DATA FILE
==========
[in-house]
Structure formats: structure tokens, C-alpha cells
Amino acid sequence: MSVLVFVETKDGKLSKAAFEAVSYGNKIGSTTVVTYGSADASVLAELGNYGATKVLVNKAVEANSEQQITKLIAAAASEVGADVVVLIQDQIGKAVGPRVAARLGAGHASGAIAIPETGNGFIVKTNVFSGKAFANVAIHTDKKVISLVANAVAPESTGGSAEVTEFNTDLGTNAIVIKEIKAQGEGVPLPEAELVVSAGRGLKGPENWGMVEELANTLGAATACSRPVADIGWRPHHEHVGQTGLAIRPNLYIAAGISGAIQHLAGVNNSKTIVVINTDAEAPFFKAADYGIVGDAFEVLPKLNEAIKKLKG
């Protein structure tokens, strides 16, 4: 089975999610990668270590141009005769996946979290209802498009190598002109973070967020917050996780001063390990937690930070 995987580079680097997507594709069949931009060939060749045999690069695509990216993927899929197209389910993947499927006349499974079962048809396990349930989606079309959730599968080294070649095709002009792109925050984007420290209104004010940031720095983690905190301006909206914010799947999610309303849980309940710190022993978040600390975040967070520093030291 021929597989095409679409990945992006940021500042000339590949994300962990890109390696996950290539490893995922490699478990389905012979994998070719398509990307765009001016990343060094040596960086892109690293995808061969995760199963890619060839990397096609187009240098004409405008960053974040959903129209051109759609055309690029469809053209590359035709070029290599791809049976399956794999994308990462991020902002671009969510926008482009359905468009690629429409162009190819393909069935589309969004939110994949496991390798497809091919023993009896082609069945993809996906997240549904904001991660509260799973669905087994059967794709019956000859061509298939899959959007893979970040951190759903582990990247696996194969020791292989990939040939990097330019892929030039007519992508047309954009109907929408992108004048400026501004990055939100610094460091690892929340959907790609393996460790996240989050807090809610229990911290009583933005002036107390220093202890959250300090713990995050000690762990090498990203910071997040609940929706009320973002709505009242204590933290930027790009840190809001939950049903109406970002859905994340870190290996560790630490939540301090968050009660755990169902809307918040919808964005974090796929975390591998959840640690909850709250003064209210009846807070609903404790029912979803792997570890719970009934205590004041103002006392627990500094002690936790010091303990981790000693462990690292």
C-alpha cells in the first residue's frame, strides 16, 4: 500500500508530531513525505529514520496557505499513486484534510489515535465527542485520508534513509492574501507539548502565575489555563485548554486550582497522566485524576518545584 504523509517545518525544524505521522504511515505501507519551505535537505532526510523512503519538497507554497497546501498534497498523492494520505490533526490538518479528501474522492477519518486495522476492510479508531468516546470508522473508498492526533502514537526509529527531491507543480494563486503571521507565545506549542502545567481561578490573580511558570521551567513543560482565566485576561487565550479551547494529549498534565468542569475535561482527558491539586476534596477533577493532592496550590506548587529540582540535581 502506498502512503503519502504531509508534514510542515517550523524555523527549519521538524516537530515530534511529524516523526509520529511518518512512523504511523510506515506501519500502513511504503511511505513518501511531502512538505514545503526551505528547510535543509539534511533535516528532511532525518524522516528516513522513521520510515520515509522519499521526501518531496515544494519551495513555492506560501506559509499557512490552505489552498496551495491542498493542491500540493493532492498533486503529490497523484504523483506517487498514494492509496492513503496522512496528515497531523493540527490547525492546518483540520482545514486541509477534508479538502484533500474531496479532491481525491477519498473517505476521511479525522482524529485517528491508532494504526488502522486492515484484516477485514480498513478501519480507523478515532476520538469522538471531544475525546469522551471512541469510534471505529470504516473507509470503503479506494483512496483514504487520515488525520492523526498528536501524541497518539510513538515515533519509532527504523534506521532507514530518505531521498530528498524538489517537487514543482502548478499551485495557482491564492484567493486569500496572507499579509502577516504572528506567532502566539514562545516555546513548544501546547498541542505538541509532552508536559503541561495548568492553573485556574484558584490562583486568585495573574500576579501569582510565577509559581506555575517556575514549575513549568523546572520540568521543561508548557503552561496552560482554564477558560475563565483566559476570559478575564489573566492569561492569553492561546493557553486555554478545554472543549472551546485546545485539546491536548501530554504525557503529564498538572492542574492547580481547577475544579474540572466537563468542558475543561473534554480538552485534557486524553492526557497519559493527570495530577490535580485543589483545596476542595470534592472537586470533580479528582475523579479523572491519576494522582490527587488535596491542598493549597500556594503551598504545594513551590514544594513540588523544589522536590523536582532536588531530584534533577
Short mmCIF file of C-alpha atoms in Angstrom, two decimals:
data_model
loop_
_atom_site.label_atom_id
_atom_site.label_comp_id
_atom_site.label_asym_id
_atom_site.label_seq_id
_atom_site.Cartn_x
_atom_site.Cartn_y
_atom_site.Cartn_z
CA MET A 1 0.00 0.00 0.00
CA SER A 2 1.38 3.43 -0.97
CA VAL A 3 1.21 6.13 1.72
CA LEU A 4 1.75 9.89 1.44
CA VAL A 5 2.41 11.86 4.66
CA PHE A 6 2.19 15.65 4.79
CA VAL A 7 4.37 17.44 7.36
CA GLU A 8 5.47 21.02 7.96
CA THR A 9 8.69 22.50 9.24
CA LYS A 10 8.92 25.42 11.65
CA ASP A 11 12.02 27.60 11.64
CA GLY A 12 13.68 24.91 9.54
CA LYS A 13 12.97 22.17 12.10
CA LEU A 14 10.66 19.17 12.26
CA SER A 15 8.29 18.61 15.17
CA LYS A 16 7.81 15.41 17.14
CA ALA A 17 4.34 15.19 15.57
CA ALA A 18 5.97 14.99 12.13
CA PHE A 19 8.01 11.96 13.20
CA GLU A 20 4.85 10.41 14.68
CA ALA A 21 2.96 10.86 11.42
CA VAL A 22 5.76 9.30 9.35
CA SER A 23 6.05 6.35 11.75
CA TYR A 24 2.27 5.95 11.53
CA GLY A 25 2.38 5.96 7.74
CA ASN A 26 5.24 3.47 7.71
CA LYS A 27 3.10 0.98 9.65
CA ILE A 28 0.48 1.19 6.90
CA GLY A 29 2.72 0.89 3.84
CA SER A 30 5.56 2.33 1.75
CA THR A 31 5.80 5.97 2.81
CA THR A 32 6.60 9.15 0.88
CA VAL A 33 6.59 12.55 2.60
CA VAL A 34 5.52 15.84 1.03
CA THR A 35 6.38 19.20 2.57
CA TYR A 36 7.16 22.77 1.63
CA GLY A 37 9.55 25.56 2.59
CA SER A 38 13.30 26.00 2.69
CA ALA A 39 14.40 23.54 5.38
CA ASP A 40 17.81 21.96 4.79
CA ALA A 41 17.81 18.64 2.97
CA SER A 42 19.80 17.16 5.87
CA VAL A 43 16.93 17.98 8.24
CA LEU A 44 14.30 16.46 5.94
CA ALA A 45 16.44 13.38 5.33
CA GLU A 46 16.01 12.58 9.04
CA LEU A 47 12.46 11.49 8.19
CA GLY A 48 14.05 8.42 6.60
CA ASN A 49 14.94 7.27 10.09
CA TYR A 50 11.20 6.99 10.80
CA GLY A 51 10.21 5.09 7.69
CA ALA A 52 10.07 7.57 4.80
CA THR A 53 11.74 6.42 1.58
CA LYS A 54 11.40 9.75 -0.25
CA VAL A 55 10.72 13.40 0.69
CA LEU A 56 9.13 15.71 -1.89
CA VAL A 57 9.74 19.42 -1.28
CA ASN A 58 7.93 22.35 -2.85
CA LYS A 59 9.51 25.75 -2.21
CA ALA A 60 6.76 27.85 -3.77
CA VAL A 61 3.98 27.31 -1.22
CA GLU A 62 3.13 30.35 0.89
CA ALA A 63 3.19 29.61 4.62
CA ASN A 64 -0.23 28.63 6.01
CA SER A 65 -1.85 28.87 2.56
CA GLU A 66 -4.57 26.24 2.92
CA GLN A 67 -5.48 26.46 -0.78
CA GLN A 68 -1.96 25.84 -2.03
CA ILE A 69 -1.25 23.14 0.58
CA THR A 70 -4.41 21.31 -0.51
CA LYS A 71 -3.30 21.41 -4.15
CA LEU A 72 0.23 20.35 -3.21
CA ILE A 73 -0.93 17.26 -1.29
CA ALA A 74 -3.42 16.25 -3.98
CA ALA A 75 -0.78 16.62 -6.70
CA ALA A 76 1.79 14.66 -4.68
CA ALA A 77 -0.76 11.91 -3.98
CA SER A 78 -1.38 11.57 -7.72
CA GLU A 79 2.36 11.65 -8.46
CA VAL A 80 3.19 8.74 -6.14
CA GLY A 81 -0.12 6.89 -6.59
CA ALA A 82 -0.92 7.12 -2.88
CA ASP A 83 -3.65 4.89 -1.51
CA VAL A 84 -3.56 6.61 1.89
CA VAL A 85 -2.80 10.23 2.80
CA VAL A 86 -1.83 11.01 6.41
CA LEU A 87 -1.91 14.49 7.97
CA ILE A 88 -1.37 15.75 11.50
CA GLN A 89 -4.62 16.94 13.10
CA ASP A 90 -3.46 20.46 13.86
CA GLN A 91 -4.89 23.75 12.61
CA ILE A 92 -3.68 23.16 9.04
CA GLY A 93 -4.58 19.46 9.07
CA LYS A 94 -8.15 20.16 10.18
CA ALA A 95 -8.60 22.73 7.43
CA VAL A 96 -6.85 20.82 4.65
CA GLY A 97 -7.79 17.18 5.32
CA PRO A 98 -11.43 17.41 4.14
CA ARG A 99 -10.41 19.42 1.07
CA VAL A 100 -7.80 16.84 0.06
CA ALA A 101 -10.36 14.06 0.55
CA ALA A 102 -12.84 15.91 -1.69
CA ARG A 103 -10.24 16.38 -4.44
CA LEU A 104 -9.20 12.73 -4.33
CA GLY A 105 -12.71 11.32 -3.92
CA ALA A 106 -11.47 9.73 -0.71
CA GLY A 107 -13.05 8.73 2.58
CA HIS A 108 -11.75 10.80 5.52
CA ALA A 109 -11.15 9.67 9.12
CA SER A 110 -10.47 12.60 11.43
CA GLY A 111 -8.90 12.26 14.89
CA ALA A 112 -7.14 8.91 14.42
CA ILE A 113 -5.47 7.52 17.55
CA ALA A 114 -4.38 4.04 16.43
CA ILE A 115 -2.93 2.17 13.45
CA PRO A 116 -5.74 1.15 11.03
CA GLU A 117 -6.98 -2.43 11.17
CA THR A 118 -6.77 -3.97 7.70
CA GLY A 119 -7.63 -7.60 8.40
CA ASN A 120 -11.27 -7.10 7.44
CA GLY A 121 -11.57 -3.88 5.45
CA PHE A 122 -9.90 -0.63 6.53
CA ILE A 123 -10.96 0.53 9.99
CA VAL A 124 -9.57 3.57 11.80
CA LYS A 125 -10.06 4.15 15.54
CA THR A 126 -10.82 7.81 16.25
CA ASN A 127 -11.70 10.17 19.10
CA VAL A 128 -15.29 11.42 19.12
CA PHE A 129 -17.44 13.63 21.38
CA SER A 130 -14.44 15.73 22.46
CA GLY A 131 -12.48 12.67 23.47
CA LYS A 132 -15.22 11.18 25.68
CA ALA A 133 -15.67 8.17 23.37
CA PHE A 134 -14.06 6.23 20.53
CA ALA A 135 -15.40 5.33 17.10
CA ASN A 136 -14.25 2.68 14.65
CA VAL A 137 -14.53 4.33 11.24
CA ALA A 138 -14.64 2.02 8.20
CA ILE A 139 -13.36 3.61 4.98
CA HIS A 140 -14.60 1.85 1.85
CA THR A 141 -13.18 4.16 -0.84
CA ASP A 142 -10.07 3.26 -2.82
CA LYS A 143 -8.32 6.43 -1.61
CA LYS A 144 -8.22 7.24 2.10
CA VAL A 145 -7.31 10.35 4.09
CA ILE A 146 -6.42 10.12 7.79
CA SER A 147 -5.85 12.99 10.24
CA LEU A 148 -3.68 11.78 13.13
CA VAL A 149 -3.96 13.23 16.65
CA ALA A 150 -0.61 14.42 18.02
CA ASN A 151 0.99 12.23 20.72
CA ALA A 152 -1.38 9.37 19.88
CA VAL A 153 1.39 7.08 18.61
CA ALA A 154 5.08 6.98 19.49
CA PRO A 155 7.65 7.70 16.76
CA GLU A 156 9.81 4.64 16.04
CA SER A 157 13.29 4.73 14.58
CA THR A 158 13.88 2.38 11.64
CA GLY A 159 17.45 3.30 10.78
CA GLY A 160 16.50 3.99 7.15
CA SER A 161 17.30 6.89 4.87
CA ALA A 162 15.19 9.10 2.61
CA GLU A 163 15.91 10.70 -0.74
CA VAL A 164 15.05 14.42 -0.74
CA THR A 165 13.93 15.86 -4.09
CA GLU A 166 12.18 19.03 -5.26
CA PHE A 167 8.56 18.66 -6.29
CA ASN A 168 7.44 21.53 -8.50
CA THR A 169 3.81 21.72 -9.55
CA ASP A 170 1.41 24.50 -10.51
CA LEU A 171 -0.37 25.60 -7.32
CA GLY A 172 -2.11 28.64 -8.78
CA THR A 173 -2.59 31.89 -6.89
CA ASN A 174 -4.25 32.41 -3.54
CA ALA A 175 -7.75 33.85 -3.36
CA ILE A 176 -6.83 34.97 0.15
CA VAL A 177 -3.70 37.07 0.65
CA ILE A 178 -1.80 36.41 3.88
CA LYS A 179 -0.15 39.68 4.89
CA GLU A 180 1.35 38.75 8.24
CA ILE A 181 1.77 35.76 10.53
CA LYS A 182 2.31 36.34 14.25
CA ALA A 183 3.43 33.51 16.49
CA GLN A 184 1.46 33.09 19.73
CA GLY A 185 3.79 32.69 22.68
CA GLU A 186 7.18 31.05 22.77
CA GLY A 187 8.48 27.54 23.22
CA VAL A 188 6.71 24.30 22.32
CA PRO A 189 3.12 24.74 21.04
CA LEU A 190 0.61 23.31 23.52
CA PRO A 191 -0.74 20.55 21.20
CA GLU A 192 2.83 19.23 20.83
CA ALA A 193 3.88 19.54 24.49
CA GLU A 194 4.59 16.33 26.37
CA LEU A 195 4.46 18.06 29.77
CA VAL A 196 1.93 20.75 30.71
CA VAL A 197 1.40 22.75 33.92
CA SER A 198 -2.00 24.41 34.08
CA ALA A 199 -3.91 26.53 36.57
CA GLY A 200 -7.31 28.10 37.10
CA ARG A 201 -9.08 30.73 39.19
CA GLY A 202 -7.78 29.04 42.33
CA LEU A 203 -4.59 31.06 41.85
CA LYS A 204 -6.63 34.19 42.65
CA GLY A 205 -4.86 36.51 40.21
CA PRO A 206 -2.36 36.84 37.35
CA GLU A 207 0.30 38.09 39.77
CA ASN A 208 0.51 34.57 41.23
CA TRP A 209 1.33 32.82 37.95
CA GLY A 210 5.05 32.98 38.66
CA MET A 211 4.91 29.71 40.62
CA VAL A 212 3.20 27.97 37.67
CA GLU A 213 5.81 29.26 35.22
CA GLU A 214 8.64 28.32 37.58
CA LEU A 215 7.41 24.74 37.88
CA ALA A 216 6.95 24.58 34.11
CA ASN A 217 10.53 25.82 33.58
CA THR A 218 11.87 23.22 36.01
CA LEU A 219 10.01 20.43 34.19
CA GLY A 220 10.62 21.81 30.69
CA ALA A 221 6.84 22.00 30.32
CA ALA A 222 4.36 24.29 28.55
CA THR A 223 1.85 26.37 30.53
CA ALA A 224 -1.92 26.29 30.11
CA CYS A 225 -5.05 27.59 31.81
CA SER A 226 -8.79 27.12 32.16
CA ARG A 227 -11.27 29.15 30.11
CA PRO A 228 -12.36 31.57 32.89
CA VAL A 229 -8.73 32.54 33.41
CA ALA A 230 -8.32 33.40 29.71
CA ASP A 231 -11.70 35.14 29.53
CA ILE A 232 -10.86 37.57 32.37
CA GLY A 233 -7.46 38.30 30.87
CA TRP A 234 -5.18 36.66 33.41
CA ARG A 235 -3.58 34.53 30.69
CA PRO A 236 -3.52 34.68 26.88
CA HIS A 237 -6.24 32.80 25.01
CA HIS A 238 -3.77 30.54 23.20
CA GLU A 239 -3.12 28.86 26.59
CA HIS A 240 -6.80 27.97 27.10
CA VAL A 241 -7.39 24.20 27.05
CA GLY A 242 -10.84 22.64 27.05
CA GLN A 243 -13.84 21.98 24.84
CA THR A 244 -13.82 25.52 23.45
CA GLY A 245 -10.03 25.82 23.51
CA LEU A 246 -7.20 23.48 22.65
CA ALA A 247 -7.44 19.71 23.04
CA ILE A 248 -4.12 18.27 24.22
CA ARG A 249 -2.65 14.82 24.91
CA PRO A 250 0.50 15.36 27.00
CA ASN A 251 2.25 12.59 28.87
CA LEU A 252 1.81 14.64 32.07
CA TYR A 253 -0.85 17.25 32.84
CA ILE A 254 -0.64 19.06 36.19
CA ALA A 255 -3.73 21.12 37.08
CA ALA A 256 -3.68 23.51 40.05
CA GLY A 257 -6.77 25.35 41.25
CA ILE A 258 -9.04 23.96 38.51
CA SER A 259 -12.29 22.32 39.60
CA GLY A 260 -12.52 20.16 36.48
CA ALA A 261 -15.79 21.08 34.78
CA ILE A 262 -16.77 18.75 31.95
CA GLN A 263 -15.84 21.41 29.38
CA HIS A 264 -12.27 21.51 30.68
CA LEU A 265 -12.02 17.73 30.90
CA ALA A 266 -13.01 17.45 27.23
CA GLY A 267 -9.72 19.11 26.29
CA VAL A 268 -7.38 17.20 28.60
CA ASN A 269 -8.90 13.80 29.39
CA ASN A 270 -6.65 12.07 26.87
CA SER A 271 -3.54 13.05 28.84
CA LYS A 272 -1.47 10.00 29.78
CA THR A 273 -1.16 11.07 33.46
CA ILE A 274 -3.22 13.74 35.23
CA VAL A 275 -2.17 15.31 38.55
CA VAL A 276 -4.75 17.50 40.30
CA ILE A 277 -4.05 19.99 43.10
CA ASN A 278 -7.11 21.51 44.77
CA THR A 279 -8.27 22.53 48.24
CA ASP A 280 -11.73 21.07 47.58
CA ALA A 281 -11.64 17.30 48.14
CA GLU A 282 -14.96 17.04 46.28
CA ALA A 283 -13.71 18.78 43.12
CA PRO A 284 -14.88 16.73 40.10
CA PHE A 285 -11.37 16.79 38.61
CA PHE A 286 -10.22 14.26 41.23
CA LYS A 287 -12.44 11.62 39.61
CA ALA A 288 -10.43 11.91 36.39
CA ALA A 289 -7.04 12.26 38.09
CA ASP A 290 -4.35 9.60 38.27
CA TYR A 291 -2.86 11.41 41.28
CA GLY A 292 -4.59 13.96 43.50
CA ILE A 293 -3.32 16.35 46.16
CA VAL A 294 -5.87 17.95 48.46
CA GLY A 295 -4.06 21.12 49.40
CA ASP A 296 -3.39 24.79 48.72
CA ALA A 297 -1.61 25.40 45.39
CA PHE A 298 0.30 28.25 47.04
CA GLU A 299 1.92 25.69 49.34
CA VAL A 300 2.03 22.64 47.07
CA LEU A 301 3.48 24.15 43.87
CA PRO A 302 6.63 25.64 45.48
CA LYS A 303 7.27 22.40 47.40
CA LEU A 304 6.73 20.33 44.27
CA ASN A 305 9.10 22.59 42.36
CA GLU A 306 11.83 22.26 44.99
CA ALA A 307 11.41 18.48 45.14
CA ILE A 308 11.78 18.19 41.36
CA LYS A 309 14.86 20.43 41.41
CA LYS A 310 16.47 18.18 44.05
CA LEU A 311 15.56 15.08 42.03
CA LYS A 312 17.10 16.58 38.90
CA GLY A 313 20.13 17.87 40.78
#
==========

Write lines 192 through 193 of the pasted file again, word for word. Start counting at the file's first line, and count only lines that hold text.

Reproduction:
CA VAL A 177 -3.70 37.07 0.65
CA ILE A 178 -1.80 36.41 3.88